A waiting list for beds started developing about four years ago, according to Boe, the length of which has ranged from just a few people to more than 20, leaving those in psychiatric crisis in limbo.

Those patients typically have to go home or are sent to places such as St. Mary’s or Community Hospital, where they can at least be monitored and kept safe but don’t really get the care they need.

“It’s a terrible thing to have all these people need you, know you have the expertise to help and not be able to do a thing,” Boe said. “It’s a horrible feeling.”

Mind Springs began discussions on expanding the hospital within months of the waiting list arising and launched an effort to raise half of the money while getting a loan for the rest in hopes of improving and expanding the level of care.

“The buildings we have currently have done a yeoman’s job in the way they are built,” Boe said. “But they were not built where we were anticipating the level of acuity that we are experiencing or the capacity, volume and demand.”

Through its fundraising, the hospital received money from multiple municipalities and counties on the Western Slope whose citizens depend on its services. It received multiple anonymous donations, including $1 million from a resident in the Roaring Fork Valley.

Grants from the Colorado Health Foundation, Colorado Health Access Fund, El Pomar Foundation, Caring for Colorado, Western Colorado Community Foundation and the Boettcher Foundation totaled more than $4.5 million of the $17.75 million needed for the project.

The largest contribution, however, came from SCL Health St. Mary’s, which provided $2.5 million toward the effort. The contribution was made in 2016 to help kickstart the fundraising campaign.

The fundraising website for the hospital indicates it has raised $17.1 million of the $17.75 million goal, but Boe said the effort may be closer to completion than the website states, as discussions are ongoing to secure the rest of the money by the end of the year.

Lotrich said the fundraising effort was successful because so many can relate to the needs of greater mental health services.

“Just about everyone has someone close to them who has a psychiatric illness,” he said. “You don’t have to convince them that it’s common. And everyone knows how little the need is being met.”

IMPACT AND NEED

Mental health care is not a 21st century trend, Lotrich said, despite the fact that services were severely lacking in the area prior to the hospital’s original opening. However, awareness has grown, stigmas have been broken and walls have come down when addressing psychiatric care.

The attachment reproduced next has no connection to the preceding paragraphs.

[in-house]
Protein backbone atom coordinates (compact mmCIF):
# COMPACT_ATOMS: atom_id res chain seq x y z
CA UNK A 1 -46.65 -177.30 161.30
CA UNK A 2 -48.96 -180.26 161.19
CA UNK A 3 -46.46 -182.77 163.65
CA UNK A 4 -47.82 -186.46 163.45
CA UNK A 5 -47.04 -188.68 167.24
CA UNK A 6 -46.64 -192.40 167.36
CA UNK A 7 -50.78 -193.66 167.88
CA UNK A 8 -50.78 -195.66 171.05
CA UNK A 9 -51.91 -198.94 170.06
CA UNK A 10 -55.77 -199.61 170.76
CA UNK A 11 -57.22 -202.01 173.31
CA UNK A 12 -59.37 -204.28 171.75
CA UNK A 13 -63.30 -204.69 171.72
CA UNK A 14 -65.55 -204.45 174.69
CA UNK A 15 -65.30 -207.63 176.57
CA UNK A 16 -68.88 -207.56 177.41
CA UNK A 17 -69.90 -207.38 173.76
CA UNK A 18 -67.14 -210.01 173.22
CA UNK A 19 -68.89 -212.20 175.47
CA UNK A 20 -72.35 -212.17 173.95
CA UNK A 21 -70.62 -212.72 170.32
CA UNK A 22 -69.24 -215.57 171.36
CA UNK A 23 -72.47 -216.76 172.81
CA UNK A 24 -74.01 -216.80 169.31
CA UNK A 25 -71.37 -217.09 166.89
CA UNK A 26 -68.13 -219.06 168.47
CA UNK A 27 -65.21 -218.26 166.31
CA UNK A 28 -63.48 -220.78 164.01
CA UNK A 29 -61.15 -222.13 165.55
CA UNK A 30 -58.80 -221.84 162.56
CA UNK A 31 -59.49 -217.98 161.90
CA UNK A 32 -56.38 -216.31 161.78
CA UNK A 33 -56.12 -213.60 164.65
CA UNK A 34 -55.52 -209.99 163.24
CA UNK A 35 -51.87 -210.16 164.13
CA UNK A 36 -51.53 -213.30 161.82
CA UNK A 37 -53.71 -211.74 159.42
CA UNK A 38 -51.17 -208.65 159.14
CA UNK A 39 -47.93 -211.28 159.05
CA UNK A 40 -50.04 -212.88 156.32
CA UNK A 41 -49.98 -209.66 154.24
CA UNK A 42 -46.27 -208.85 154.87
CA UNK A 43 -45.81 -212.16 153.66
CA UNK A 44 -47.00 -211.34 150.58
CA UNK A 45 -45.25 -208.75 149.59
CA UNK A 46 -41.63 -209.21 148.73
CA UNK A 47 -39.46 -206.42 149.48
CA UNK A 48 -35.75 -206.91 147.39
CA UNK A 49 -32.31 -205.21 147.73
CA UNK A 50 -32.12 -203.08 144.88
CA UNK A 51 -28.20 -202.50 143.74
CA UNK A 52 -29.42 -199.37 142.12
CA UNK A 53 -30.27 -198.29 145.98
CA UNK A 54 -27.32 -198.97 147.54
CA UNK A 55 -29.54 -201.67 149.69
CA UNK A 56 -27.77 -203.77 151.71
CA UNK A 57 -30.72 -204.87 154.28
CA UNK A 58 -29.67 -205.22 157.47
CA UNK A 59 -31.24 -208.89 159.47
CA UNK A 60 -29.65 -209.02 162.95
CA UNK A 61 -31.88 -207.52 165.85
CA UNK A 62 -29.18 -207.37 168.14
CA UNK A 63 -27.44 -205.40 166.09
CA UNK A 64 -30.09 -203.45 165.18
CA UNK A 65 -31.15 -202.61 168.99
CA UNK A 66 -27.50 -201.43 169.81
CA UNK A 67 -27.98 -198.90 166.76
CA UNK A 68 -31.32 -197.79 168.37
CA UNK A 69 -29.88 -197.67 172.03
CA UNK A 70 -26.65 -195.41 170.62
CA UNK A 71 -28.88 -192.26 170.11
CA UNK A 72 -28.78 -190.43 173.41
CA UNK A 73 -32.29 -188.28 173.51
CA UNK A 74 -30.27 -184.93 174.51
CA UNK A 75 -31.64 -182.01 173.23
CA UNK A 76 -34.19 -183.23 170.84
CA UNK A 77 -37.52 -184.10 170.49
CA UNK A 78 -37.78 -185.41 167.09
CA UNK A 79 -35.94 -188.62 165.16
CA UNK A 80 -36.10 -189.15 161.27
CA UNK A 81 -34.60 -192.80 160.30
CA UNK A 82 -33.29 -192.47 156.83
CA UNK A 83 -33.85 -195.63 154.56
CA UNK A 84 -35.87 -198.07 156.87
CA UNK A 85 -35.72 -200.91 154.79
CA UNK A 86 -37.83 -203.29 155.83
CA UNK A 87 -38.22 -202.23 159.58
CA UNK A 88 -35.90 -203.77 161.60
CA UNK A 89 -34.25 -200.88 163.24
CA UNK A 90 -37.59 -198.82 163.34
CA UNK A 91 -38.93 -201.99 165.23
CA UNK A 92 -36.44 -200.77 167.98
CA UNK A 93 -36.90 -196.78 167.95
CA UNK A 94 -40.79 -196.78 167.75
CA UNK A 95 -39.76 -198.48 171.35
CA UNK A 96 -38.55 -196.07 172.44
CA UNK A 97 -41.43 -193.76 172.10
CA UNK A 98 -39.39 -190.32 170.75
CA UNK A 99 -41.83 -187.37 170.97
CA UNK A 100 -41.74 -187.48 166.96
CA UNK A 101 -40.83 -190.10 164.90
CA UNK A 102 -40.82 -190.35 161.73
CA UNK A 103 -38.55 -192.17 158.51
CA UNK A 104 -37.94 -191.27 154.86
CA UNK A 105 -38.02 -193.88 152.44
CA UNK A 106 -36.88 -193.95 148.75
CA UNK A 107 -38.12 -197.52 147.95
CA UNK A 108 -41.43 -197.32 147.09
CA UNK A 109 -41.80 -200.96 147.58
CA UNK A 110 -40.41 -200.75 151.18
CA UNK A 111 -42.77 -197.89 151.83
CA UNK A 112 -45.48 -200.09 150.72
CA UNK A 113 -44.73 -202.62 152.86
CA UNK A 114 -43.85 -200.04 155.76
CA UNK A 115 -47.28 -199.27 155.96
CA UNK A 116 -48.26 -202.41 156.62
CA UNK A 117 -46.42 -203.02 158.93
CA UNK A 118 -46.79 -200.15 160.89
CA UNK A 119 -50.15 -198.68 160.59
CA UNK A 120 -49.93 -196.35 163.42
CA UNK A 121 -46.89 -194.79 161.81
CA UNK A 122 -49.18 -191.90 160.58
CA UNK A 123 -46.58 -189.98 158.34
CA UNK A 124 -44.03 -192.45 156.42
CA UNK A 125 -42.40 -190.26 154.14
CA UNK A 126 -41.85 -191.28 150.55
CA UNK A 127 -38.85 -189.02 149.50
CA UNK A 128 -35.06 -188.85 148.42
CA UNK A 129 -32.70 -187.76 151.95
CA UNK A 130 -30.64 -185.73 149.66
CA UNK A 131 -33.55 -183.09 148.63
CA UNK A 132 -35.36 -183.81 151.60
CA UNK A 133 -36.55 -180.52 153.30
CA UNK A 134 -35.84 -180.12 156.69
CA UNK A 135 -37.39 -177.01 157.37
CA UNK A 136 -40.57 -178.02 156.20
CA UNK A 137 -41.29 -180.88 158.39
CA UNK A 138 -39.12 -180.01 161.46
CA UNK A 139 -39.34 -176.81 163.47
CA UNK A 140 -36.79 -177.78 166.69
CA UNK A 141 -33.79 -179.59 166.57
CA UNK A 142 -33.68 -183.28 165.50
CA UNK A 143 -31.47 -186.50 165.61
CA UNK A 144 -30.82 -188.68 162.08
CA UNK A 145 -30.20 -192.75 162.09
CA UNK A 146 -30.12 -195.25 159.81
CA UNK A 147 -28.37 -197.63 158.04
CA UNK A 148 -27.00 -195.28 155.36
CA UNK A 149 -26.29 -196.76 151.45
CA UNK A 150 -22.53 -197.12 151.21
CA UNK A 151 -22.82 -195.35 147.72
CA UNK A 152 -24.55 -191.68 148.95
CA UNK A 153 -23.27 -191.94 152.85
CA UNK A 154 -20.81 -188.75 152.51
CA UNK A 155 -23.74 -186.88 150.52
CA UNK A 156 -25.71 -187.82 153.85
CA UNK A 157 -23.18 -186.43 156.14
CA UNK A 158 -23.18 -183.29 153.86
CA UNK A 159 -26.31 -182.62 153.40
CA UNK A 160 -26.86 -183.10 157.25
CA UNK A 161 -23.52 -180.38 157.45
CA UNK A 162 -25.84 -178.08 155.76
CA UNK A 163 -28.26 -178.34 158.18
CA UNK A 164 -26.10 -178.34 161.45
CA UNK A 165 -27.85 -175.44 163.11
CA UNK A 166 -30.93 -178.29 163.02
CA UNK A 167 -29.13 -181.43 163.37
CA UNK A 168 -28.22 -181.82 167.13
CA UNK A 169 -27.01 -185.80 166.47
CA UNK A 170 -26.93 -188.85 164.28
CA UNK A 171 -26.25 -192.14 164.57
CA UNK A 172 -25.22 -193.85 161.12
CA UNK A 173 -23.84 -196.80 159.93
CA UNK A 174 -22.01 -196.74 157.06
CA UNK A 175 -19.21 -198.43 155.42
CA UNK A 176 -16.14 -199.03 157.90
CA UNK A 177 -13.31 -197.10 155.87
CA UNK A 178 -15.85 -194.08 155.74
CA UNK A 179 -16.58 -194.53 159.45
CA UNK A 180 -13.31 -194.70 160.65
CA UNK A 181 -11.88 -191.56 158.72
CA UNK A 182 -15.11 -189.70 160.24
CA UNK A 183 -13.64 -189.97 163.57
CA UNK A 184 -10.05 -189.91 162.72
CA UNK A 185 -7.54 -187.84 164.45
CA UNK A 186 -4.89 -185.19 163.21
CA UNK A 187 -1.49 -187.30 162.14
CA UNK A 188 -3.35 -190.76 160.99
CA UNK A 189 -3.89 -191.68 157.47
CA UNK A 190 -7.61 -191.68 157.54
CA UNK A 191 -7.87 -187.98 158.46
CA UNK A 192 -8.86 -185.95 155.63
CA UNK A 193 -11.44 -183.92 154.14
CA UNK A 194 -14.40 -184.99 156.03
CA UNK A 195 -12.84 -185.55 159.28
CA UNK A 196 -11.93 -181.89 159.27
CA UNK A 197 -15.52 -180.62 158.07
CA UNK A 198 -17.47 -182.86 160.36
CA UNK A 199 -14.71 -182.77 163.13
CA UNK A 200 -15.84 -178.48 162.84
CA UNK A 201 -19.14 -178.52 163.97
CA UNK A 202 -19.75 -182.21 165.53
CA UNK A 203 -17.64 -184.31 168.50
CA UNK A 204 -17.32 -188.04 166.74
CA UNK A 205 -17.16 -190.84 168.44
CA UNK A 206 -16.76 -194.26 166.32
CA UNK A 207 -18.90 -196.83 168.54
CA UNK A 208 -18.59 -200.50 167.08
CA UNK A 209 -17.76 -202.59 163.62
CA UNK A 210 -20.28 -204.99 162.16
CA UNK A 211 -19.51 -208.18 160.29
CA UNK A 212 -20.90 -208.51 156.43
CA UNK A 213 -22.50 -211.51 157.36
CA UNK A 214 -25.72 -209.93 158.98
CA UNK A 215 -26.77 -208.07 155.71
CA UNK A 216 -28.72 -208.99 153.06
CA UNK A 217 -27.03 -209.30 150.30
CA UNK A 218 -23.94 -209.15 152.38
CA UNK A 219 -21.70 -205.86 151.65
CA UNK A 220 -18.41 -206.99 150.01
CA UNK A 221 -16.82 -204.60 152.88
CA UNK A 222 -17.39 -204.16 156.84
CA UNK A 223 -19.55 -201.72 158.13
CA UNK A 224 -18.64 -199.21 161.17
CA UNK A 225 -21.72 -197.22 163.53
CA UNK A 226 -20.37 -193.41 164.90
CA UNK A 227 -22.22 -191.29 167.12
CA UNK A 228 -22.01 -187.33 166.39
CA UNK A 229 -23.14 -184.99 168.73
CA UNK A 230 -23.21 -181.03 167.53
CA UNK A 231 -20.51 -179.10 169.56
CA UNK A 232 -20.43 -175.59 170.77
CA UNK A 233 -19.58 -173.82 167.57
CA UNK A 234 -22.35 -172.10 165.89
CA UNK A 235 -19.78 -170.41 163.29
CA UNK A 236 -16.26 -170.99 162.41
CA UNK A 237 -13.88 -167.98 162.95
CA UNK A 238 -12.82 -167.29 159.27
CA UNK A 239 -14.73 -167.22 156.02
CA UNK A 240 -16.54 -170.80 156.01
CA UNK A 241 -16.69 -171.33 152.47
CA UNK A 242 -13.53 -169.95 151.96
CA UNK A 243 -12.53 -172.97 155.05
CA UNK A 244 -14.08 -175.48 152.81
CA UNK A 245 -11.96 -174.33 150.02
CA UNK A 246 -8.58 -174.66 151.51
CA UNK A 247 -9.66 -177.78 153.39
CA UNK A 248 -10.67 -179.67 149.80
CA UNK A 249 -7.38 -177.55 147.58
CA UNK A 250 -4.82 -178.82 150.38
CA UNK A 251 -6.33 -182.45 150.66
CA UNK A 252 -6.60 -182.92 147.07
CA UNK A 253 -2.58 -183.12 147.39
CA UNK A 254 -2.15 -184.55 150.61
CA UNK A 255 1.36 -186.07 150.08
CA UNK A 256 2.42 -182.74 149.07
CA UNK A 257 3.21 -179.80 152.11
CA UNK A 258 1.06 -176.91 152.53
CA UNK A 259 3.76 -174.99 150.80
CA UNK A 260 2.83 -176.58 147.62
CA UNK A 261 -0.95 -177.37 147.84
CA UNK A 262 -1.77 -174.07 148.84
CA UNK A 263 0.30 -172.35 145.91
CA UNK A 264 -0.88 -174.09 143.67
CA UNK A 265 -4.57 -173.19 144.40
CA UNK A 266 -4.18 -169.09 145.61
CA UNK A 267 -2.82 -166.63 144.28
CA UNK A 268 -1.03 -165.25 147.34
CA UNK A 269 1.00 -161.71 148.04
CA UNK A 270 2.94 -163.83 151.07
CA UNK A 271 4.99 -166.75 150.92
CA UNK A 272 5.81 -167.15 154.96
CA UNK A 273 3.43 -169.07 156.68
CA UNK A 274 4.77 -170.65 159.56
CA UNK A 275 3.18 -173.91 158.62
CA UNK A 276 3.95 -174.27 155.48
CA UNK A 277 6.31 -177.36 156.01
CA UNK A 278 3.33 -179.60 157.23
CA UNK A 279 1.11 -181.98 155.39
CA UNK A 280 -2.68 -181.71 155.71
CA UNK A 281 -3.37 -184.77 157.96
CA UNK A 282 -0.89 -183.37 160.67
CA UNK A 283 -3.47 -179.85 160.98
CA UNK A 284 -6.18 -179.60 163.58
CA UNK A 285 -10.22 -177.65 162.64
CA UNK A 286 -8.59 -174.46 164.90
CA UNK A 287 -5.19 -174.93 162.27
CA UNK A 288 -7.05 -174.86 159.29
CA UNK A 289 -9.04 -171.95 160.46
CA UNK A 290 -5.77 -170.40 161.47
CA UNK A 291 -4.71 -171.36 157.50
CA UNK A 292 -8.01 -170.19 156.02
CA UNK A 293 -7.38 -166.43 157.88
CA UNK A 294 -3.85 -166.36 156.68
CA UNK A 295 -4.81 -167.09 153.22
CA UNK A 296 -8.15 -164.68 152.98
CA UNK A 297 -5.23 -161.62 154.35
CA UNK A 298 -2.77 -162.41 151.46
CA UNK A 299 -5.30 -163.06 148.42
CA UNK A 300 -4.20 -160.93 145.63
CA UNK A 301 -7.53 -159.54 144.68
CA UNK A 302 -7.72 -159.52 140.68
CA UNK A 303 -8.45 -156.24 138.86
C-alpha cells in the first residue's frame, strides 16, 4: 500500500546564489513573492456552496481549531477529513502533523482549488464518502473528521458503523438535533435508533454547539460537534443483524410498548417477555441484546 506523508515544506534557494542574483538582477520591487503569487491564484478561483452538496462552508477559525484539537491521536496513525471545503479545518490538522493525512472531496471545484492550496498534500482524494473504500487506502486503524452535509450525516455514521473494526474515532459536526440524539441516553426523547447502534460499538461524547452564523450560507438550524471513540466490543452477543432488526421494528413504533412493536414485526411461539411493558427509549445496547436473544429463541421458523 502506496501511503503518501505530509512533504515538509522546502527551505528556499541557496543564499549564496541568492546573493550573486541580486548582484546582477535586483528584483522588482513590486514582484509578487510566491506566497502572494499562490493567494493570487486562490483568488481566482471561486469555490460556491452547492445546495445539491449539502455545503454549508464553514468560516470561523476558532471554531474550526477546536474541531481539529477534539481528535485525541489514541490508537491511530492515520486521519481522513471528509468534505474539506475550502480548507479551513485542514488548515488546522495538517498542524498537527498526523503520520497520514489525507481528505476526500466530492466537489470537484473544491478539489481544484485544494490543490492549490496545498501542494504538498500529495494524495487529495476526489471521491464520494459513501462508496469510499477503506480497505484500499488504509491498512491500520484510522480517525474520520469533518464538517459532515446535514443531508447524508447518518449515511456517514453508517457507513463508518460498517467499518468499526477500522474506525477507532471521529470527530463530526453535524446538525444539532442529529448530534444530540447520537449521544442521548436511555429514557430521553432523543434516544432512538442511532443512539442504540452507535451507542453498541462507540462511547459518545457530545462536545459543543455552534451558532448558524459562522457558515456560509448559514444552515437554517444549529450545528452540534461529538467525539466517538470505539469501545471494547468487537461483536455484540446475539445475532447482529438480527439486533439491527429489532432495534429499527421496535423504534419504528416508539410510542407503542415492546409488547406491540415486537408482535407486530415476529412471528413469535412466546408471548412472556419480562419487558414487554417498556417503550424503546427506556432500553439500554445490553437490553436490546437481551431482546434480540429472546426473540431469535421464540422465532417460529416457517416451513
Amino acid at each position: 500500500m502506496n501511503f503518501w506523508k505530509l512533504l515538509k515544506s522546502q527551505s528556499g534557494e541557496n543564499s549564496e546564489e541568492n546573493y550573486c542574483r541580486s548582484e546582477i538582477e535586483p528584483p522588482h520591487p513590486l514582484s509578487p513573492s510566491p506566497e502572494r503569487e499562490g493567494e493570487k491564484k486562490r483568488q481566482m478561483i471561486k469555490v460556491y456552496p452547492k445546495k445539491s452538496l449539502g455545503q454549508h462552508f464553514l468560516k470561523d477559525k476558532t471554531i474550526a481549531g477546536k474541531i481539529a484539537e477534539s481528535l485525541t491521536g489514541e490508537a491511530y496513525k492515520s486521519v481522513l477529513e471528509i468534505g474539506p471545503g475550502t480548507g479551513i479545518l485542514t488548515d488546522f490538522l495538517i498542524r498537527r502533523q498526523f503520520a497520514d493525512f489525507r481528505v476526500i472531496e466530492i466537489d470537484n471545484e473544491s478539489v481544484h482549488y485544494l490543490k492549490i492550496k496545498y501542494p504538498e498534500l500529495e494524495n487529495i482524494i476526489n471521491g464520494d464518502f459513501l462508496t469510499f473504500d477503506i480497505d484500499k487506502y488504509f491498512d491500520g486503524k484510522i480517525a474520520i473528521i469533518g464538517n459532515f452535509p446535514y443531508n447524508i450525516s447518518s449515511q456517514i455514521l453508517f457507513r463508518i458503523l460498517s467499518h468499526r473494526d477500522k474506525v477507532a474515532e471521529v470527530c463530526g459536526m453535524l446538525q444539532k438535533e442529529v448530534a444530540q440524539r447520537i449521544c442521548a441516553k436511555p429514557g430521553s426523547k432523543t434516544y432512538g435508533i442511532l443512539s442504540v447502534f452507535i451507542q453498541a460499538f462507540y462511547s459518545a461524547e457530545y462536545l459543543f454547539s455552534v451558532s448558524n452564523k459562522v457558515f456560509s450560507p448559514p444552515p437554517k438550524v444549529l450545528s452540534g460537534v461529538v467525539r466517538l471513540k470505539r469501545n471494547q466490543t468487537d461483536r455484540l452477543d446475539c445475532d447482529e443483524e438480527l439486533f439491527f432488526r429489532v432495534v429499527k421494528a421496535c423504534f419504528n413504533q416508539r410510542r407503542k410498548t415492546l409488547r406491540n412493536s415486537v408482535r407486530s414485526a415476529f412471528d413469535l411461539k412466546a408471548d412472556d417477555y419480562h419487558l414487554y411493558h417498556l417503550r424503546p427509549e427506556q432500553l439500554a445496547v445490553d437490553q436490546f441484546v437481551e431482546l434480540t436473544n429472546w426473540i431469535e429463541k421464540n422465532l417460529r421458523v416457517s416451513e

“There’s always been a need here,” he said. “It’s something people have lived with and suffered with untreated. It’s a sad fact of life.”

A growing wait list at West Springs that pushes patients to the Front Range in search of beds creates gaps in communication and support, Lotrich said.

Western Colorado residents have their support system near their homes and see psychiatric and primary care doctors in the area. When they are forced to get care on the other side of the state, it’s more difficult to have that support travel with the patient and coordinate care after the stay.

Lotrich said the average stay at West Springs is about seven days, but there is a lot of variability.

The hospital is expected to have a big impact in the community in several other facets.

The Grand Junction Economic Partnership performed an impact study for the new hospital in 2016, which estimated it would create 125 new jobs in the first five years and bring in more than $1.4 million in tax revenue for Mesa County over that same span. The total economic impact is estimated at $35 million for the county.

Boe said the hospital has a staff of 160 and is already beginning to expand.

But maybe more important than the economics is the help the larger hospital can provide for local health care providers and law enforcement officers.

The Mesa County Sheriff’s Office and its deputies regularly deal with mental health issues and have to decide where to take a person enduring a mental health episode. Those places often end up being the jail or one of the area hospitals. More space at West Springs will open up more opportunities.

“It’ll definitely give us more options. More bed space is only a good thing for this community,” sheriff’s spokeswoman Megan Terlecky said, adding that the hospitals “are able to provide services, but it’s even more ideal to take them to a place that is designed to meet their needs.”

St. Mary’s President Brian Davidson said the expanded hospital would be of great help to his hospital in finding a room for patients who are waiting for a bed. The hospital is also typically not reimbursed by insurance for the patient’s stay. Those factors made the contribution toward the new hospital an easy decision for his hospital and SCL Health.

“We house them with no acute medical problem, which often requires extra staff or security that we are funding to do that,” he said. “We quickly realized we could make that type of investment and see a sizable expense reduction and also benefit the community.”